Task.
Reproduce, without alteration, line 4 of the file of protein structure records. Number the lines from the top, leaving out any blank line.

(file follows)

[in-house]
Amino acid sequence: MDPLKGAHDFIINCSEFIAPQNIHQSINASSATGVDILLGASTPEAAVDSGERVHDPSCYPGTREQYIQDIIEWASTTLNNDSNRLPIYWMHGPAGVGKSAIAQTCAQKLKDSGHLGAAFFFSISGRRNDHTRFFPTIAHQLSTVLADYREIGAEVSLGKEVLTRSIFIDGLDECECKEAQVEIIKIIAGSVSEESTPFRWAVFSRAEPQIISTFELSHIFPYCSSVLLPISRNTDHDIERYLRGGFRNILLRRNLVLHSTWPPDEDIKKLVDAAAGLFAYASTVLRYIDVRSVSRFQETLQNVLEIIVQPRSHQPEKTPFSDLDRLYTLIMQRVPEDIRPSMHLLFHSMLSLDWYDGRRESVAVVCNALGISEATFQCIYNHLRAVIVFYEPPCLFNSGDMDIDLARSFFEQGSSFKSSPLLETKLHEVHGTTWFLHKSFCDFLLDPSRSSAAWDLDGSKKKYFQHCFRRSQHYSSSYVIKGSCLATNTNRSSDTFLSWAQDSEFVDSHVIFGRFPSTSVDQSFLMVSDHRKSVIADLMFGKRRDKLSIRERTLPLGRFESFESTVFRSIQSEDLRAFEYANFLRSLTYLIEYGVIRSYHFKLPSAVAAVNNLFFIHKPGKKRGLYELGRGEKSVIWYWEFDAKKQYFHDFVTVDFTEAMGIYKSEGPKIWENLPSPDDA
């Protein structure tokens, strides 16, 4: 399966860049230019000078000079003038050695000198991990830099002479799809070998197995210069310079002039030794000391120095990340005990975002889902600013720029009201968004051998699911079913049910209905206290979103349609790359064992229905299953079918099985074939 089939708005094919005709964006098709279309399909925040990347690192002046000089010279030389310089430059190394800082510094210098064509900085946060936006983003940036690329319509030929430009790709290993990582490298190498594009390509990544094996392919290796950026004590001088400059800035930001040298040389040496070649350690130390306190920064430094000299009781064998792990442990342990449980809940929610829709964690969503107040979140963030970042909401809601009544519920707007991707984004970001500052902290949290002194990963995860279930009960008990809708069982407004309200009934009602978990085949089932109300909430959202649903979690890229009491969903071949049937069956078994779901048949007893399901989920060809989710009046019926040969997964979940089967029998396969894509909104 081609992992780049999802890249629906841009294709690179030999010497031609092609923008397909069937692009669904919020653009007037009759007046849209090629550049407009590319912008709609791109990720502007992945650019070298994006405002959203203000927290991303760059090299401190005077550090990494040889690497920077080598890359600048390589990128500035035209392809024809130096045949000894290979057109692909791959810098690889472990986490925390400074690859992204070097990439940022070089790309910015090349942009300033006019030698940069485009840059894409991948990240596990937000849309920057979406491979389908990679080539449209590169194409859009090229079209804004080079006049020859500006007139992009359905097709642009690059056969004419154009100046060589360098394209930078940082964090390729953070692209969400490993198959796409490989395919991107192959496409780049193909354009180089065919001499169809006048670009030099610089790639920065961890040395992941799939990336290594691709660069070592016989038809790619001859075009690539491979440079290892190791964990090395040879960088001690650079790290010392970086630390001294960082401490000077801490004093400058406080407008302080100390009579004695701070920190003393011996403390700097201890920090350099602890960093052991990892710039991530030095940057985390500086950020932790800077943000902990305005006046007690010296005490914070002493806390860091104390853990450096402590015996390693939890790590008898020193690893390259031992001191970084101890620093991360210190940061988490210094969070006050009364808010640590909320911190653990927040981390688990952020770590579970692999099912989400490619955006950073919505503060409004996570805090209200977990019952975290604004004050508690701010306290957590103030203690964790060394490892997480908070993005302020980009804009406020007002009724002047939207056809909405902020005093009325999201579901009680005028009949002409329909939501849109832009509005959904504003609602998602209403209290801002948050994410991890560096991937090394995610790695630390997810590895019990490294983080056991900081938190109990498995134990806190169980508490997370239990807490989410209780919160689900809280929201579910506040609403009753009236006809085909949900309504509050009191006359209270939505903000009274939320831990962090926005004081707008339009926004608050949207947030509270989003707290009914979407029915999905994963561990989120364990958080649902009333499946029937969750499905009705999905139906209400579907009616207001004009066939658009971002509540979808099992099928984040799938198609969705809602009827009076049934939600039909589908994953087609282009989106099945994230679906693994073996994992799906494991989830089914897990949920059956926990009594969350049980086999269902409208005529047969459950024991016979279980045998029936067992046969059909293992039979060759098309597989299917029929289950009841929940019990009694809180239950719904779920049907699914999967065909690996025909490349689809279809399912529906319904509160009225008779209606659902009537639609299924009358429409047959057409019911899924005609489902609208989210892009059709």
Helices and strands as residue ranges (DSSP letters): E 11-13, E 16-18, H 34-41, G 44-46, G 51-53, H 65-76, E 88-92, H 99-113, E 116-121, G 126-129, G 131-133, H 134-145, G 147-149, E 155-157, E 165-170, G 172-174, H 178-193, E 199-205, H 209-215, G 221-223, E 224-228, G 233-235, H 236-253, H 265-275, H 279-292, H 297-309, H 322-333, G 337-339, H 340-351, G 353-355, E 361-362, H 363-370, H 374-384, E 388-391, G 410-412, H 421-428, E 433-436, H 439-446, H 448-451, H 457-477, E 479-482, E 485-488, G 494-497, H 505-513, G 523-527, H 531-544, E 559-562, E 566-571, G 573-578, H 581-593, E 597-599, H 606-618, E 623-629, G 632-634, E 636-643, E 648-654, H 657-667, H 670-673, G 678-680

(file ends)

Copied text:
Helices and strands as residue ranges (DSSP letters): E 11-13, E 16-18, H 34-41, G 44-46, G 51-53, H 65-76, E 88-92, H 99-113, E 116-121, G 126-129, G 131-133, H 134-145, G 147-149, E 155-157, E 165-170, G 172-174, H 178-193, E 199-205, H 209-215, G 221-223, E 224-228, G 233-235, H 236-253, H 265-275, H 279-292, H 297-309, H 322-333, G 337-339, H 340-351, G 353-355, E 361-362, H 363-370, H 374-384, E 388-391, G 410-412, H 421-428, E 433-436, H 439-446, H 448-451, H 457-477, E 479-482, E 485-488, G 494-497, H 505-513, G 523-527, H 531-544, E 559-562, E 566-571, G 573-578, H 581-593, E 597-599, H 606-618, E 623-629, G 632-634, E 636-643, E 648-654, H 657-667, H 670-673, G 678-680